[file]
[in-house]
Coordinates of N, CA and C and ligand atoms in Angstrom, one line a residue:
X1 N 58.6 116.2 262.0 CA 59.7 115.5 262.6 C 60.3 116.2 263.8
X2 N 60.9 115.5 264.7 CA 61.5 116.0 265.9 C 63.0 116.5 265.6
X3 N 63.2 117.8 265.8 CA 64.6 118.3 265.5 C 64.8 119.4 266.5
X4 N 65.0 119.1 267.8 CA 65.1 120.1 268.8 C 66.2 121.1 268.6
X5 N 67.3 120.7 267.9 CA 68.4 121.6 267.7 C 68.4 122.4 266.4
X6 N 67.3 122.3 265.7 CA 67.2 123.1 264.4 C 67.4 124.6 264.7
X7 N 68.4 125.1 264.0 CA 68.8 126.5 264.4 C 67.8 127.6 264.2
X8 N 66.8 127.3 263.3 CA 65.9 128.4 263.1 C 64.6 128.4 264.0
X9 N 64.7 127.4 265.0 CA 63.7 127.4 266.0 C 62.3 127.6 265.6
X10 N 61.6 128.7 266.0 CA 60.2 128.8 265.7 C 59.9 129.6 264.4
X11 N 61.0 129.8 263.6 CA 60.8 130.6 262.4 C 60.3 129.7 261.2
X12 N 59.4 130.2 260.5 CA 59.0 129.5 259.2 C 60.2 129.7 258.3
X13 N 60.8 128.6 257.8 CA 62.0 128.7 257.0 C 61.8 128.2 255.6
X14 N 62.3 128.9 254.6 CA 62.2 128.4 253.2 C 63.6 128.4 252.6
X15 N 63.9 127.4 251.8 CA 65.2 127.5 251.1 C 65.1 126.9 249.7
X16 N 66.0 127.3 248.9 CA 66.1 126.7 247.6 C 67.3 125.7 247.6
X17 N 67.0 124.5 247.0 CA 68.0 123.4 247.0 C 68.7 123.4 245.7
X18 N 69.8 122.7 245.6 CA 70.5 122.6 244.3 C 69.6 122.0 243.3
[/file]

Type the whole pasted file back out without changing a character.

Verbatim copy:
[in-house]
Coordinates of N, CA and C and ligand atoms in Angstrom, one line a residue:
X1 N 58.6 116.2 262.0 CA 59.7 115.5 262.6 C 60.3 116.2 263.8
X2 N 60.9 115.5 264.7 CA 61.5 116.0 265.9 C 63.0 116.5 265.6
X3 N 63.2 117.8 265.8 CA 64.6 118.3 265.5 C 64.8 119.4 266.5
X4 N 65.0 119.1 267.8 CA 65.1 120.1 268.8 C 66.2 121.1 268.6
X5 N 67.3 120.7 267.9 CA 68.4 121.6 267.7 C 68.4 122.4 266.4
X6 N 67.3 122.3 265.7 CA 67.2 123.1 264.4 C 67.4 124.6 264.7
X7 N 68.4 125.1 264.0 CA 68.8 126.5 264.4 C 67.8 127.6 264.2
X8 N 66.8 127.3 263.3 CA 65.9 128.4 263.1 C 64.6 128.4 264.0
X9 N 64.7 127.4 265.0 CA 63.7 127.4 266.0 C 62.3 127.6 265.6
X10 N 61.6 128.7 266.0 CA 60.2 128.8 265.7 C 59.9 129.6 264.4
X11 N 61.0 129.8 263.6 CA 60.8 130.6 262.4 C 60.3 129.7 261.2
X12 N 59.4 130.2 260.5 CA 59.0 129.5 259.2 C 60.2 129.7 258.3
X13 N 60.8 128.6 257.8 CA 62.0 128.7 257.0 C 61.8 128.2 255.6
X14 N 62.3 128.9 254.6 CA 62.2 128.4 253.2 C 63.6 128.4 252.6
X15 N 63.9 127.4 251.8 CA 65.2 127.5 251.1 C 65.1 126.9 249.7
X16 N 66.0 127.3 248.9 CA 66.1 126.7 247.6 C 67.3 125.7 247.6
X17 N 67.0 124.5 247.0 CA 68.0 123.4 247.0 C 68.7 123.4 245.7
X18 N 69.8 122.7 245.6 CA 70.5 122.6 244.3 C 69.6 122.0 243.3